MONDAY, Nov. 5 (HealthDay News) -- A controversial alternative
treatment known as chelation therapy, in which a special infusion
seeks to remove heavy metals from the body, did show modest
benefits for heart patients, researchers report.
The trial -- the first large, long-term study of its kind on the
issue -- was funded by the U.S. National Center for Complementary
and Alternative Medicine and the U.S. National Heart, Lung and
Blood Institute. However, its findings are not likely to settle the
decades-old debate on chelation therapy, which has never gained
U.S. Food and Drug Administration approval for use in heart
The trial results were presented Sunday at the American Heart
Association (AHA) annual meeting in Los Angeles. Speaking at an AHA
press briefing, commentator Dr. Paul Armstrong said chelation
therapy has had staunch supporters and equally adamant
"On one hand, it's been suggested that chelation therapy is valuable, effective and safe, while the other pole of opinion suggests that it's likely unsafe, certainly ineffective and should be abandoned," said Armstrong, chair of the department of medicine at the University of Alberta in Edmonton, Canada.
The treatment is arduous, expensive (about $5,000 on average,
according to experts) and involves dozens of infusions of a complex
mixture aimed at leaching metals from the body. The new study
involved more than 1,700 heart attack patients from 134 sites
across North America, most of whom had already undergone major
interventions such as bypass surgery or angioplasty.
The patients received 40 infusions of chelation solution, at 500
milliliters per infusion. Some of the patients were randomly
assigned to receive the chelating solution, which contained
disodium EDTA (an amino acid), vitamin C, B-vitamins, electrolytes,
a local anesthetic and the blood thinner heparin. The other
patients were randomly assigned to receive either vitamin and
mineral supplements or an inactive placebo pill.
Patient outcomes were tracked for more than four-and-a-half
According to lead researcher Dr. Gervasio Lamas, chief of the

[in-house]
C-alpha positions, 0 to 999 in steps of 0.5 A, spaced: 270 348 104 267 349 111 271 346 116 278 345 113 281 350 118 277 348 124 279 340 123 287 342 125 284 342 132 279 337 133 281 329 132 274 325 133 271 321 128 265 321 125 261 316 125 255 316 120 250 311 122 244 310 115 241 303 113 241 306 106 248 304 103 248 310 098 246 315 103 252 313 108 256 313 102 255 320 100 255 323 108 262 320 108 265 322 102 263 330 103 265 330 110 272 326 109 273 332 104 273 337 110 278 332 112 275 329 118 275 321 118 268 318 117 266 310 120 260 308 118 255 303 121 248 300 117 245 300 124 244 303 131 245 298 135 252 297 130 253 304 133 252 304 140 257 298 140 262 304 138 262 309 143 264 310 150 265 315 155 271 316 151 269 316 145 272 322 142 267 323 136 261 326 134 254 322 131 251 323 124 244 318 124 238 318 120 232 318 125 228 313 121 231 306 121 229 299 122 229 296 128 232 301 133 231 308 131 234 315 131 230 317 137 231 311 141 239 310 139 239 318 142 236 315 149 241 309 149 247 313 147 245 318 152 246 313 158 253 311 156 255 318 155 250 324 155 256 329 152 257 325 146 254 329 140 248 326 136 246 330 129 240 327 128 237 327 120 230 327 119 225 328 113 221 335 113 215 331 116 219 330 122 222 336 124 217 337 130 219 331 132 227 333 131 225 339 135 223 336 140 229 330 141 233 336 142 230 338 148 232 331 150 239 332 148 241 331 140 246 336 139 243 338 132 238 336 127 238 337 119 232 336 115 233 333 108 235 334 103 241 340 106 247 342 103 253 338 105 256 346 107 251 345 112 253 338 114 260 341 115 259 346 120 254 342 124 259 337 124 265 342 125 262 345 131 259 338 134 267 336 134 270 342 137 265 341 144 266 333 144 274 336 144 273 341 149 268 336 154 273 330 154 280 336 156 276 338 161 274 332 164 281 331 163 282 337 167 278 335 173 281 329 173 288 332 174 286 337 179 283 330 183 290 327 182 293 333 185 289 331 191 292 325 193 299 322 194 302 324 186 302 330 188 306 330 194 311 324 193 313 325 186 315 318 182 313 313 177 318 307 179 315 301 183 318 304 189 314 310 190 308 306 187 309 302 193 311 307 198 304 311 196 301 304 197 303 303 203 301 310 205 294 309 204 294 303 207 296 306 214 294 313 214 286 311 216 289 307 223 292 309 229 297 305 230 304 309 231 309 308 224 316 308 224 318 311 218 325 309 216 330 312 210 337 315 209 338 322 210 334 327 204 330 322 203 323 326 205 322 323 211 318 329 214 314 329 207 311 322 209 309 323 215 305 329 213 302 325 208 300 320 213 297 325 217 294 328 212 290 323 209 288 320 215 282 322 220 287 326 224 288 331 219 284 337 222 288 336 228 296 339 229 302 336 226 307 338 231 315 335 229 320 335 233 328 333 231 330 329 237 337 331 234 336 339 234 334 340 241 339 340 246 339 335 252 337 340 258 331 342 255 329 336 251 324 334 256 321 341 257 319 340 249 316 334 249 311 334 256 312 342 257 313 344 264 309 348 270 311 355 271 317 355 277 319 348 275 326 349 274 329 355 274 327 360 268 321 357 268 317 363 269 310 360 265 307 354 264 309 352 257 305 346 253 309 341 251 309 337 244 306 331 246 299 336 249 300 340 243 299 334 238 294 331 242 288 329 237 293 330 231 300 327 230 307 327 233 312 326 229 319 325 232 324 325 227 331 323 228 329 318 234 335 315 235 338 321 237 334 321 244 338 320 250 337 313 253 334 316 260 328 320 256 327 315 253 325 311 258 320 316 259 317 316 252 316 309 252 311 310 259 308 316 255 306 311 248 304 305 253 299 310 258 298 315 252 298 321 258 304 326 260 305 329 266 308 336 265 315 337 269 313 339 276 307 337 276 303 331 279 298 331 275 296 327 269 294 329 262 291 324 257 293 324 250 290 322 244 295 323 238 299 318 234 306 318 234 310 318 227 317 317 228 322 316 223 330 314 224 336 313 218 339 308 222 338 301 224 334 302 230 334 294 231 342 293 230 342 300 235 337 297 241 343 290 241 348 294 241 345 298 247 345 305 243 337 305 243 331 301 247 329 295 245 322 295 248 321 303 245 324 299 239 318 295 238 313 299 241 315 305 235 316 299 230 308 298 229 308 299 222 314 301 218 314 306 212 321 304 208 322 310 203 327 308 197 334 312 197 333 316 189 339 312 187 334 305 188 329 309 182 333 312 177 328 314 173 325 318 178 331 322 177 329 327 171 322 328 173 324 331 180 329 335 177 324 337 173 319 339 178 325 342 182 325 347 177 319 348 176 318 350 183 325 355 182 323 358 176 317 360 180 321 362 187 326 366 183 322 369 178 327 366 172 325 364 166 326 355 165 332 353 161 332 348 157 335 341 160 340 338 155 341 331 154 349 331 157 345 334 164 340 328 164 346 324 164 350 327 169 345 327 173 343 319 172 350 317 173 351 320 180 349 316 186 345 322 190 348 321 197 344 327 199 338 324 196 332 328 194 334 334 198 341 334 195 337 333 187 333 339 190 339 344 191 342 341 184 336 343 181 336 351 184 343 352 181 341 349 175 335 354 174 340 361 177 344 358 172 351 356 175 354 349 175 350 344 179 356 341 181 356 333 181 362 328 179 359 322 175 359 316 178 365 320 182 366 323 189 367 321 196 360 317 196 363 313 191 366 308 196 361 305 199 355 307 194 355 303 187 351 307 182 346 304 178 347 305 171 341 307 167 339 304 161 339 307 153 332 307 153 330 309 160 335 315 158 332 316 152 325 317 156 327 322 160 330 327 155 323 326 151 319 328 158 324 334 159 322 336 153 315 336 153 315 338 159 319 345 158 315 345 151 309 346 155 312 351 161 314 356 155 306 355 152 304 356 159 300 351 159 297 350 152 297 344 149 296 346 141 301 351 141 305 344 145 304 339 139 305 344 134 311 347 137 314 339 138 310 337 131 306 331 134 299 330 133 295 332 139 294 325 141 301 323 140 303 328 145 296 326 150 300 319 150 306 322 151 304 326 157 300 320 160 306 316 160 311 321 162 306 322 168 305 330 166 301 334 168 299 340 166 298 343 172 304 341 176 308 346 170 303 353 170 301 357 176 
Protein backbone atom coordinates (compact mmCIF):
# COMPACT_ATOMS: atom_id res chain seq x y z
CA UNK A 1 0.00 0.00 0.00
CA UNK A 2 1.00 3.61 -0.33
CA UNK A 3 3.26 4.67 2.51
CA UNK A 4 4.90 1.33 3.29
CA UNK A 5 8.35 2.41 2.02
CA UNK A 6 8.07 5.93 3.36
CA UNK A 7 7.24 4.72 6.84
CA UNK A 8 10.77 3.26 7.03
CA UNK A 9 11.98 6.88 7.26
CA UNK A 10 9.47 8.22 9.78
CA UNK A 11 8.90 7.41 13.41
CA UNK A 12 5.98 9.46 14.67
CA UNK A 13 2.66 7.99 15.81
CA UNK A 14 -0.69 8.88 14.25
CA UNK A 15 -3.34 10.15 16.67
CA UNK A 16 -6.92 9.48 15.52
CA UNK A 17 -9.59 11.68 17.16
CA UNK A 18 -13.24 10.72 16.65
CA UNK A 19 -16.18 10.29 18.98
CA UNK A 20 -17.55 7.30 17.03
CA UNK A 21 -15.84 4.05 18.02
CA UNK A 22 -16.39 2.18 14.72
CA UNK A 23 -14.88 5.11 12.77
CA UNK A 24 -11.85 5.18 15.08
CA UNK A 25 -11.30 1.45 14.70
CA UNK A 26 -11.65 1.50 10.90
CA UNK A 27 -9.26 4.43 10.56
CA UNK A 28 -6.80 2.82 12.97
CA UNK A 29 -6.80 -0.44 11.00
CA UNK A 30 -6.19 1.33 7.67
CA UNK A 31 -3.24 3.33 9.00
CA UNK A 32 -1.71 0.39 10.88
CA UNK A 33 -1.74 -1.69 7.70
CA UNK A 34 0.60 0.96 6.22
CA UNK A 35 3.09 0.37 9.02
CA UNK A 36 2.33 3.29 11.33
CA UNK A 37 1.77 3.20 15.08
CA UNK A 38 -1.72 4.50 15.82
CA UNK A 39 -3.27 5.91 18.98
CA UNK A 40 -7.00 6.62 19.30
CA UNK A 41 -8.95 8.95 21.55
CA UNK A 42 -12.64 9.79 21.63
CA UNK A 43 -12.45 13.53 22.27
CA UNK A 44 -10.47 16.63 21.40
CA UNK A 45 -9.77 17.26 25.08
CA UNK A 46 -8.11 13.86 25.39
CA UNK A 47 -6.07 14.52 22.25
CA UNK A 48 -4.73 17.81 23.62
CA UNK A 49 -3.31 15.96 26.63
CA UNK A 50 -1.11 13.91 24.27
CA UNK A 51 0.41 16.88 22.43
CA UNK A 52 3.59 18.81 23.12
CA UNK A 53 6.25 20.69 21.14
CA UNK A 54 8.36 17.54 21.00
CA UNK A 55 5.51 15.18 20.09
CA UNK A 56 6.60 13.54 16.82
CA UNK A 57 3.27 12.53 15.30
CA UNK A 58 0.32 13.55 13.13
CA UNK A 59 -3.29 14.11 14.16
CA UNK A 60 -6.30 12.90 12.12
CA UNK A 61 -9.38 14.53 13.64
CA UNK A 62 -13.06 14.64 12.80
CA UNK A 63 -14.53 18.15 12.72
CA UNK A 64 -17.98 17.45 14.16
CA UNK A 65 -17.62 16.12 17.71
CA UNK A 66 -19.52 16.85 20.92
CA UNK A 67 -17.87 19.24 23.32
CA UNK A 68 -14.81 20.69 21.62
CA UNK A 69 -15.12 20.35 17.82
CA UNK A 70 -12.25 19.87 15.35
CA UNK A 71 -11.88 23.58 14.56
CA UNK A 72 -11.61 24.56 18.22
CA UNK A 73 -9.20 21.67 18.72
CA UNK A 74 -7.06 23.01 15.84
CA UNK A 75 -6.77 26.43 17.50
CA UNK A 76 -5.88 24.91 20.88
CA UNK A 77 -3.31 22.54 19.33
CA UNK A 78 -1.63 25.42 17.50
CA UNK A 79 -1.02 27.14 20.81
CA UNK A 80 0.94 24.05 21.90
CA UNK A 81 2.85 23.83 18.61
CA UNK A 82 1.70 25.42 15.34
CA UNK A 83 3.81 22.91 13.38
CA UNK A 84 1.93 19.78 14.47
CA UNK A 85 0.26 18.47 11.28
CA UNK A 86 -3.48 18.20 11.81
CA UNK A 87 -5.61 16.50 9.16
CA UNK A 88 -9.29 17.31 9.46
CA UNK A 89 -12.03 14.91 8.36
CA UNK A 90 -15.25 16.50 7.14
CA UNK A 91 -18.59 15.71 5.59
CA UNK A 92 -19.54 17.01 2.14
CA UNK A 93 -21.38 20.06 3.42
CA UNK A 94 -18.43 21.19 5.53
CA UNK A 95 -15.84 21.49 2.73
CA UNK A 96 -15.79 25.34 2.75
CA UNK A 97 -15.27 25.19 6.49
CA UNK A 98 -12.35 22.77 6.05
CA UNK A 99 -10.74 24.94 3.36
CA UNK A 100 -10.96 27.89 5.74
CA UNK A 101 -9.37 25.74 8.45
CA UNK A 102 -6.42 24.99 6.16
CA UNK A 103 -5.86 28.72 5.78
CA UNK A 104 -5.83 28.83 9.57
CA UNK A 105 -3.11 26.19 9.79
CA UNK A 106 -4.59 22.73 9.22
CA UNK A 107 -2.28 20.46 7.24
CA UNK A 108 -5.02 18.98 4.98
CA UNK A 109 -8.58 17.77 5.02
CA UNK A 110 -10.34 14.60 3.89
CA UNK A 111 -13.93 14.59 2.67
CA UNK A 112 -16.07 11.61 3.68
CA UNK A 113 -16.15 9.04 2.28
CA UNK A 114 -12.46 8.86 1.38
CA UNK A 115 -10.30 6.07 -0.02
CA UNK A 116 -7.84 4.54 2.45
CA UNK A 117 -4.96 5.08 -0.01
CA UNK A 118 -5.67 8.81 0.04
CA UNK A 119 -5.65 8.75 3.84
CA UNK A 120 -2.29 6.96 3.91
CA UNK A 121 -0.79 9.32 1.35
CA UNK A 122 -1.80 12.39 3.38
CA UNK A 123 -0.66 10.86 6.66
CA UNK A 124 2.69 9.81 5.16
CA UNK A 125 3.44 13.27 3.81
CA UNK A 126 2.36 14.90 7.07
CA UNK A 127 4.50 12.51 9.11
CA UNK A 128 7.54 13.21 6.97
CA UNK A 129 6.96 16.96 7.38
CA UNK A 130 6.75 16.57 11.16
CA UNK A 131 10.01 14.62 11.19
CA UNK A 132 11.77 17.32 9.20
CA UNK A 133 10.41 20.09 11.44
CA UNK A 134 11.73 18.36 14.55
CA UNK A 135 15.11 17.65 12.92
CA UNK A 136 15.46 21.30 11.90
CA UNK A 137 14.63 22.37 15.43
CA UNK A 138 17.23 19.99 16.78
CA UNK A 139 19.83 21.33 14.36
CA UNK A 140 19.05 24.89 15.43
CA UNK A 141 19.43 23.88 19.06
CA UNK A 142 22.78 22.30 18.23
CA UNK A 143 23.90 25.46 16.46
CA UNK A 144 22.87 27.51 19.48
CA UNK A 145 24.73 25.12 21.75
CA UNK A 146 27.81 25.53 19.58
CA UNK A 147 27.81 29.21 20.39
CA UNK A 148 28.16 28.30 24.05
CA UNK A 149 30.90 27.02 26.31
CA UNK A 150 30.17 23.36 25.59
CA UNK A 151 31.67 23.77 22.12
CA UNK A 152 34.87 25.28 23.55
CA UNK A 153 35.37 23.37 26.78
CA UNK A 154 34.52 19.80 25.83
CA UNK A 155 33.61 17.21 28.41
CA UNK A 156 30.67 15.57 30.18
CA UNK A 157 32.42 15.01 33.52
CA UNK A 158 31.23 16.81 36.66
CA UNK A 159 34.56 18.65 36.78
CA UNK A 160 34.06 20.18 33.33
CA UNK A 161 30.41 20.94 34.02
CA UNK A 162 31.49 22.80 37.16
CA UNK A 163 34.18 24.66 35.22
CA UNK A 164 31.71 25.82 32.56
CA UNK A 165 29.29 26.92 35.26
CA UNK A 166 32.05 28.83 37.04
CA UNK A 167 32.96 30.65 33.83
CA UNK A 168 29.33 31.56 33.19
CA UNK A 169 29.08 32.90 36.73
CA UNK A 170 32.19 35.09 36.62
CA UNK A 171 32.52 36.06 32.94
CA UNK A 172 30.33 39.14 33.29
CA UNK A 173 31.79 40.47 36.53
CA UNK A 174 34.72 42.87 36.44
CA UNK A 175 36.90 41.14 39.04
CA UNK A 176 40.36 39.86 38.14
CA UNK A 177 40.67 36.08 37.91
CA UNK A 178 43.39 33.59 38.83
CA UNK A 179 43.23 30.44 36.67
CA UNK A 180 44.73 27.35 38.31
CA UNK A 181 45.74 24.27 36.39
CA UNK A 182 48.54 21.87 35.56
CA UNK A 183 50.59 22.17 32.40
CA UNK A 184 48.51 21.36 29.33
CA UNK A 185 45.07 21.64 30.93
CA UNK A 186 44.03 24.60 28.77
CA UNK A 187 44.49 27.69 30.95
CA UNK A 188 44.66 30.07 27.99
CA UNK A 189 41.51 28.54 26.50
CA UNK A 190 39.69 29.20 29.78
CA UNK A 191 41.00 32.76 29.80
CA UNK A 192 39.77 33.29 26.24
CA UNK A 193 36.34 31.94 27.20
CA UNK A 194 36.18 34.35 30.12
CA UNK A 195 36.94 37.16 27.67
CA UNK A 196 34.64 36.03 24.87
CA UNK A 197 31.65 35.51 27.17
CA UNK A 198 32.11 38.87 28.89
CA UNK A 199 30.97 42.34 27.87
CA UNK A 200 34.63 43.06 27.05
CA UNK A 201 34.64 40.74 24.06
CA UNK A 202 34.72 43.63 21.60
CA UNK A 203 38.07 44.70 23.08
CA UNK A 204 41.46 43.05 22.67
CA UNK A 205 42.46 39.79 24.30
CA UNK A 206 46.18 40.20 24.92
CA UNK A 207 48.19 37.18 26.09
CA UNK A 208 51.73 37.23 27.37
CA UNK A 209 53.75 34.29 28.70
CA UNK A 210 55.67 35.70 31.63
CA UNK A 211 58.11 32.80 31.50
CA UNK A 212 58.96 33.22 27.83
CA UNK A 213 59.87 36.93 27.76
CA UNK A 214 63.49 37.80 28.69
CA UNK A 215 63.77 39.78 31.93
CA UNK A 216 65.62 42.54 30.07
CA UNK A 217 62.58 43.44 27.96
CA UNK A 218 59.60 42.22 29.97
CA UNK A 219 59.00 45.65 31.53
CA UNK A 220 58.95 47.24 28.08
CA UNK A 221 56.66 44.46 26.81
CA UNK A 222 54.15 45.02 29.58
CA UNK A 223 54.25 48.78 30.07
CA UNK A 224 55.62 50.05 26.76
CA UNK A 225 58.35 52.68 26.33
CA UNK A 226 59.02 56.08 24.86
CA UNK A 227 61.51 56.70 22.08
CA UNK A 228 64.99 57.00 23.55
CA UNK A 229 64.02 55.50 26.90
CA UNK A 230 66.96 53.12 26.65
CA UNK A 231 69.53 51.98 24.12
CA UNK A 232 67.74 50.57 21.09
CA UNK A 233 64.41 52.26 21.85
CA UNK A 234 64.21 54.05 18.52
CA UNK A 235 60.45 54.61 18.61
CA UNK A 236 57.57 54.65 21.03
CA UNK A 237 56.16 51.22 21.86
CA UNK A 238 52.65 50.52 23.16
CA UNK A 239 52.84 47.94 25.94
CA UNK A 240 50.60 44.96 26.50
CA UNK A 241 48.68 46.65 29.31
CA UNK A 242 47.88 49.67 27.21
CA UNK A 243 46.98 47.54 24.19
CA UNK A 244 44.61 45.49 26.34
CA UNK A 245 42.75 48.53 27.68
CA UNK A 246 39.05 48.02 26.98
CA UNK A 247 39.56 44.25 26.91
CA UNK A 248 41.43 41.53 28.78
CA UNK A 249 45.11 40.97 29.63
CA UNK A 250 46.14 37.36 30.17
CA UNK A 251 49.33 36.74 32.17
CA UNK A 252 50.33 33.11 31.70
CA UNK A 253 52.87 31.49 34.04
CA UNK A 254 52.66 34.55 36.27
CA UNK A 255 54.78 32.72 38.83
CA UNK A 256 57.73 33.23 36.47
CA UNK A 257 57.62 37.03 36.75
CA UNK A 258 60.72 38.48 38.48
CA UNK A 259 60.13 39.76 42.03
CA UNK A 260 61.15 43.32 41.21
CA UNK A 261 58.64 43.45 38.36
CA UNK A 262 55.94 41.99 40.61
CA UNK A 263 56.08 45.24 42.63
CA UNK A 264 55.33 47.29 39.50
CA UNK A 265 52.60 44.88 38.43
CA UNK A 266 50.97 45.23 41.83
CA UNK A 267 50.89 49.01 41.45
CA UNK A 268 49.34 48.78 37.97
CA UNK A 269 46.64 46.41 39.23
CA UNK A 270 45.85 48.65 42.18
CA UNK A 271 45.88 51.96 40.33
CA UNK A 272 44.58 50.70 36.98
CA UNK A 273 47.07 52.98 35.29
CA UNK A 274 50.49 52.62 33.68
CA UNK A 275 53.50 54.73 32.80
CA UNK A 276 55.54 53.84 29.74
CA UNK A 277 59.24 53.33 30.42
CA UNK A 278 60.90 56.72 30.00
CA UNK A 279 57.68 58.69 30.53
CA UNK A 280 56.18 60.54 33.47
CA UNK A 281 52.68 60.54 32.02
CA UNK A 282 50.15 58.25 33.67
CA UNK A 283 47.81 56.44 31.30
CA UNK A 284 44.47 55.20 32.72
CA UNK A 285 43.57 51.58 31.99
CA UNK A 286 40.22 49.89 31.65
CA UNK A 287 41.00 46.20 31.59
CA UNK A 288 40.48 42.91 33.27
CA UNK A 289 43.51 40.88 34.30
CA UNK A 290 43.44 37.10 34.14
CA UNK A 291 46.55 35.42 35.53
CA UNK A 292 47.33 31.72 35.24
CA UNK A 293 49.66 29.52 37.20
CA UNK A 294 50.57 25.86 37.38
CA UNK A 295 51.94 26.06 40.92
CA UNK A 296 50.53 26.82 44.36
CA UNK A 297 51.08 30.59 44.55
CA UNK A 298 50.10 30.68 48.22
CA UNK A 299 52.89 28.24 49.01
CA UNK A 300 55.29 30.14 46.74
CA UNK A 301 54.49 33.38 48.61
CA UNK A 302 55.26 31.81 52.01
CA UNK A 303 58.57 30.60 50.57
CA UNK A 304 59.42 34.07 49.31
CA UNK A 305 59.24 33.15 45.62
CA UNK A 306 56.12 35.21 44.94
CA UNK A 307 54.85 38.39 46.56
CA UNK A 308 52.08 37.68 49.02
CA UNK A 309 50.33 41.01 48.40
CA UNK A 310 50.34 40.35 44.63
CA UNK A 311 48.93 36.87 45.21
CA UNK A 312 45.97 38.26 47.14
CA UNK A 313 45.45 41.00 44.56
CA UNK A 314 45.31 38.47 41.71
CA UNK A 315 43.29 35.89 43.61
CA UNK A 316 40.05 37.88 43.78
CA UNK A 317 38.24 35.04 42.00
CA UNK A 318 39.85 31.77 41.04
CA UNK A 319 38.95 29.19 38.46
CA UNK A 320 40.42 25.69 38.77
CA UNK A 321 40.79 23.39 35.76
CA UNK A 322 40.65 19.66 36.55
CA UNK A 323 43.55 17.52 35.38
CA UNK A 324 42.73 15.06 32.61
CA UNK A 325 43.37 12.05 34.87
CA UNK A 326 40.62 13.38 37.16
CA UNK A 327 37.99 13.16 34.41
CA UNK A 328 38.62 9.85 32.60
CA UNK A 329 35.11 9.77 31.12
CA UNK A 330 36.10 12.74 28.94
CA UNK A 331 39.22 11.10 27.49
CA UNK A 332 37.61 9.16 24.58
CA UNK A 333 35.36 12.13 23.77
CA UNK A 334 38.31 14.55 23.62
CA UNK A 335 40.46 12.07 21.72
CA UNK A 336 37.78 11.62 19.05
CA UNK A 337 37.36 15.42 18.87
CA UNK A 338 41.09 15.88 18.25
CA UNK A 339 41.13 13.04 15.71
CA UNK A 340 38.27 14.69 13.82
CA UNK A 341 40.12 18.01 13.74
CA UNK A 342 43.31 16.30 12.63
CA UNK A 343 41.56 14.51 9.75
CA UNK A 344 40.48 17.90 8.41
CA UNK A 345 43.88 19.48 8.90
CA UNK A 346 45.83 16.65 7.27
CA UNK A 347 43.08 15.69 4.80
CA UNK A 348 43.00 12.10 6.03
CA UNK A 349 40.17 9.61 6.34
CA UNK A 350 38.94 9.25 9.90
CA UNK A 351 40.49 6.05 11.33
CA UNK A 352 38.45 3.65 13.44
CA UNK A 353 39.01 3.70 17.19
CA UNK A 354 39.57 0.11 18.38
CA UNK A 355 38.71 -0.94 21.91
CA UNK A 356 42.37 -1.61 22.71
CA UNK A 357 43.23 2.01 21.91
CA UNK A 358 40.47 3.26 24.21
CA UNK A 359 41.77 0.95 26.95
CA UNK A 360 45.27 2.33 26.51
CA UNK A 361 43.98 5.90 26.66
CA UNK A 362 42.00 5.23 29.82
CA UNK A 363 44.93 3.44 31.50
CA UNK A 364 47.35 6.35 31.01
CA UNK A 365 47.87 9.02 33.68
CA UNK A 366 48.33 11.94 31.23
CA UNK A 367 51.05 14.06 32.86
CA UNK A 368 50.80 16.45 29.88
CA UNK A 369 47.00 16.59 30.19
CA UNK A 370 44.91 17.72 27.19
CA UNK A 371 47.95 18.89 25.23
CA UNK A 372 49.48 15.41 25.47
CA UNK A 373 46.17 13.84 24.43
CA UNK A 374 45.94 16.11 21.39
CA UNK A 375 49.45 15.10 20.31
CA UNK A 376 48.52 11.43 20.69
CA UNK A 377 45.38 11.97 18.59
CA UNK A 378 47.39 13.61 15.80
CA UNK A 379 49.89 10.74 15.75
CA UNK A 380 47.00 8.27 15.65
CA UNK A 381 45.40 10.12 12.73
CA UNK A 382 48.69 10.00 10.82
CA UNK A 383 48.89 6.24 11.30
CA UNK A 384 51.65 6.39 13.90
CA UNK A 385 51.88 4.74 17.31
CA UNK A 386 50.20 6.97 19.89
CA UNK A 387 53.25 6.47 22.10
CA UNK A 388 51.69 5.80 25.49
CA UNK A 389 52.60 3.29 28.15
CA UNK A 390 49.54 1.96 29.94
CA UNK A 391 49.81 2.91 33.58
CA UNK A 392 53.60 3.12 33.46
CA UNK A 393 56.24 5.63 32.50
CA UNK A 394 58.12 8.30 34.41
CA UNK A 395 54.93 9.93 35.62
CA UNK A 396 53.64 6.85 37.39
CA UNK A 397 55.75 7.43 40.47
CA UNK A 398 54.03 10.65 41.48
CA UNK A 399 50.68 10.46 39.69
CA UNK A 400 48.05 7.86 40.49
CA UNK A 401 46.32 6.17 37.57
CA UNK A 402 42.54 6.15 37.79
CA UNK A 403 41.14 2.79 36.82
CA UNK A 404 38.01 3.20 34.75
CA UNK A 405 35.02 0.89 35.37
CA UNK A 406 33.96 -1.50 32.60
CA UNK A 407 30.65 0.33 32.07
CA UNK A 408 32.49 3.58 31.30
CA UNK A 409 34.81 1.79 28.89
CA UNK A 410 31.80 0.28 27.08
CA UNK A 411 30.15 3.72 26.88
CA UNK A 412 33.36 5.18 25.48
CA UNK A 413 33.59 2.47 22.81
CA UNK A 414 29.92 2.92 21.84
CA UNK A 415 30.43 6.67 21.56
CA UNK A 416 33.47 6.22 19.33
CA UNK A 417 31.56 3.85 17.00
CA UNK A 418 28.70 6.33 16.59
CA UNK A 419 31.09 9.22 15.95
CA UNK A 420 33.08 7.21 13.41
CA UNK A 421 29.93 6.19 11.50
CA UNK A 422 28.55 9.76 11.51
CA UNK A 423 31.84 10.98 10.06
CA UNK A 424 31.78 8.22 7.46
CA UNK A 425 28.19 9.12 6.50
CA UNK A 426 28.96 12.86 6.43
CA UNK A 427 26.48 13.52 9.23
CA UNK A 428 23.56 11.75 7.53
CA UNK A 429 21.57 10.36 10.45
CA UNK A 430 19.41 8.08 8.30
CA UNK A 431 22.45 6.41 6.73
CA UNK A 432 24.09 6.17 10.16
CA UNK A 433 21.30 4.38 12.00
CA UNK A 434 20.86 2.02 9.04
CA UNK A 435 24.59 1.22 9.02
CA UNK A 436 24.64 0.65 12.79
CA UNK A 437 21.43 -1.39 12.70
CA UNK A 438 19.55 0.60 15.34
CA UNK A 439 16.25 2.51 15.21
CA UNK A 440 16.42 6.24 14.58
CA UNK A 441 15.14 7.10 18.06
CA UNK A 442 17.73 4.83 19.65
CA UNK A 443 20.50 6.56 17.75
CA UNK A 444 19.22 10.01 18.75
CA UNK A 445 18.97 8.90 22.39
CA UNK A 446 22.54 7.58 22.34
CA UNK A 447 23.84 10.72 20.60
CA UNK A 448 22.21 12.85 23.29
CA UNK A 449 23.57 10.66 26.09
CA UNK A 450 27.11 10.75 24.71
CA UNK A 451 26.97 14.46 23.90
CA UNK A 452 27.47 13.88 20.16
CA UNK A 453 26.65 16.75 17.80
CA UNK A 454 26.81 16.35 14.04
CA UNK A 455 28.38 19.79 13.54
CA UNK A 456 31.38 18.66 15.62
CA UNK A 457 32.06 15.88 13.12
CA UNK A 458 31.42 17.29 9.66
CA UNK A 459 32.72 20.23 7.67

division of cardiology at Columbia University, there was a slight
benefit noted among those receiving the therapy. Twenty-six percent
of the people taking the treatment suffered a serious
cardiovascular event (such as death, heart attack or stroke) versus
30 percent of those who took the placebo. The highest benefit
occurred among diabetic patients, but this subset of patients was
relatively small, "so we must look at this in a very cautious way,"
A second study presented at the meeting looked at patients'
quality of life after chelation therapy, but unlike the Lamas
study, it found no benefit. Researchers led by Dr. Daniel Mark,
professor of medicine at Duke University Medical Center, randomized
more than 900 heart attack survivors to either chelation therapy or
The study found no difference in patients' ability to perform
the tasks of daily living or their overall emotional well-being.
"Patients weren't any worse, but they weren't any better," Mark
said in an AHA news release.
So, where does all this leave patients and their doctors?
For his part, Lamas said that the findings, while "unexpected,"
are not the green light for this controversial treatment.
"Additional research will be needed to confirm or refute our
results and explore possible mechanisms of therapy," he said at the
news briefing. According to Lamas, the study "does not at this time
constitute sufficient evidence to recommend the clinical
application of chelation therapy."
He also warned that chelation therapy does carry dangers,
especially if patients receive the infusions too quickly. "Very
rapid infusions can cause hypercalcemia [calcium overload], and if
they are administered to patients that have kidney failure it can
increase the risk of kidney failure," Lamas noted. "So, there is
the potential for danger which has been reported and deaths have
been reported with chelation therapy over time."
Armstrong agreed that the trial would not change his advice to
patients who might ask about chelation therapy.
"When I am asked that question, I say that there is significant potential hazard and I am unaware of any benefit, and I would advise against it," he said. "And my advice to that patient today would be the same as it was before."
Findings presented at medical meetings are typically considered
preliminary until published in a peer-reviewed journal.
Find out more about chelation therapy at the
National Center for Complementary and A...rnative Medicine.
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